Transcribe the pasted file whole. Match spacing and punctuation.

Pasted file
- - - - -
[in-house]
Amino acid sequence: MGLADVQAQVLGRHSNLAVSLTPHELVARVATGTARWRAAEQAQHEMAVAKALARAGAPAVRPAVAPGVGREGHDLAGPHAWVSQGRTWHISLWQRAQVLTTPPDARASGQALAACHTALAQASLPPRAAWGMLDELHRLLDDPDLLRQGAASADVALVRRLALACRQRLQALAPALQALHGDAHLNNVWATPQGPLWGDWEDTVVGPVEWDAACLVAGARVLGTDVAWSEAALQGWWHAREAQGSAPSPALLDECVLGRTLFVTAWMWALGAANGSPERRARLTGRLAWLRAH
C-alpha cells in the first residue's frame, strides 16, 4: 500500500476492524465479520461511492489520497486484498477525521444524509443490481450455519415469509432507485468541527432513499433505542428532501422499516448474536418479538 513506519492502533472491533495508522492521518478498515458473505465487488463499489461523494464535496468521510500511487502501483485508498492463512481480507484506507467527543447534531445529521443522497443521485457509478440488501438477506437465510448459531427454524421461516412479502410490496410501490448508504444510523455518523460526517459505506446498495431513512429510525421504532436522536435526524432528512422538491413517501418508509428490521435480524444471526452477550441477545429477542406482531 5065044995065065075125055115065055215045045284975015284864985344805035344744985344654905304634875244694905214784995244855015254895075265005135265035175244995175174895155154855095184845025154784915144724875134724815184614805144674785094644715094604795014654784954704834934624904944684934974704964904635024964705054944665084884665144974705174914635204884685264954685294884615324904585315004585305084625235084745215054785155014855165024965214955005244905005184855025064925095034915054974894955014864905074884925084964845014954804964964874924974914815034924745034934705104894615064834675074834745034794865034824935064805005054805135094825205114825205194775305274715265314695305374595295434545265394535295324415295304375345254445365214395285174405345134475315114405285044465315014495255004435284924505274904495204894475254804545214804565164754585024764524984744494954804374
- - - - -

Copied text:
[in-house]
Amino acid sequence: MGLADVQAQVLGRHSNLAVSLTPHELVARVATGTARWRAAEQAQHEMAVAKALARAGAPAVRPAVAPGVGREGHDLAGPHAWVSQGRTWHISLWQRAQVLTTPPDARASGQALAACHTALAQASLPPRAAWGMLDELHRLLDDPDLLRQGAASADVALVRRLALACRQRLQALAPALQALHGDAHLNNVWATPQGPLWGDWEDTVVGPVEWDAACLVAGARVLGTDVAWSEAALQGWWHAREAQGSAPSPALLDECVLGRTLFVTAWMWALGAANGSPERRARLTGRLAWLRAH
C-alpha cells in the first residue's frame, strides 16, 4: 500500500476492524465479520461511492489520497486484498477525521444524509443490481450455519415469509432507485468541527432513499433505542428532501422499516448474536418479538 513506519492502533472491533495508522492521518478498515458473505465487488463499489461523494464535496468521510500511487502501483485508498492463512481480507484506507467527543447534531445529521443522497443521485457509478440488501438477506437465510448459531427454524421461516412479502410490496410501490448508504444510523455518523460526517459505506446498495431513512429510525421504532436522536435526524432528512422538491413517501418508509428490521435480524444471526452477550441477545429477542406482531 5065044995065065075125055115065055215045045284975015284864985344805035344744985344654905304634875244694905214784995244855015254895075265005135265035175244995175174895155154855095184845025154784915144724875134724815184614805144674785094644715094604795014654784954704834934624904944684934974704964904635024964705054944665084884665144974705174914635204884685264954685294884615324904585315004585305084625235084745215054785155014855165024965214955005244905005184855025064925095034915054974894955014864905074884925084964845014954804964964874924974914815034924745034934705104894615064834675074834745034794865034824935064805005054805135094825205114825205194775305274715265314695305374595295434545265394535295324415295304375345254445365214395285174405345134475315114405285044465315014495255004435284924505274904495204894475254804545214804565164754585024764524984744494954804374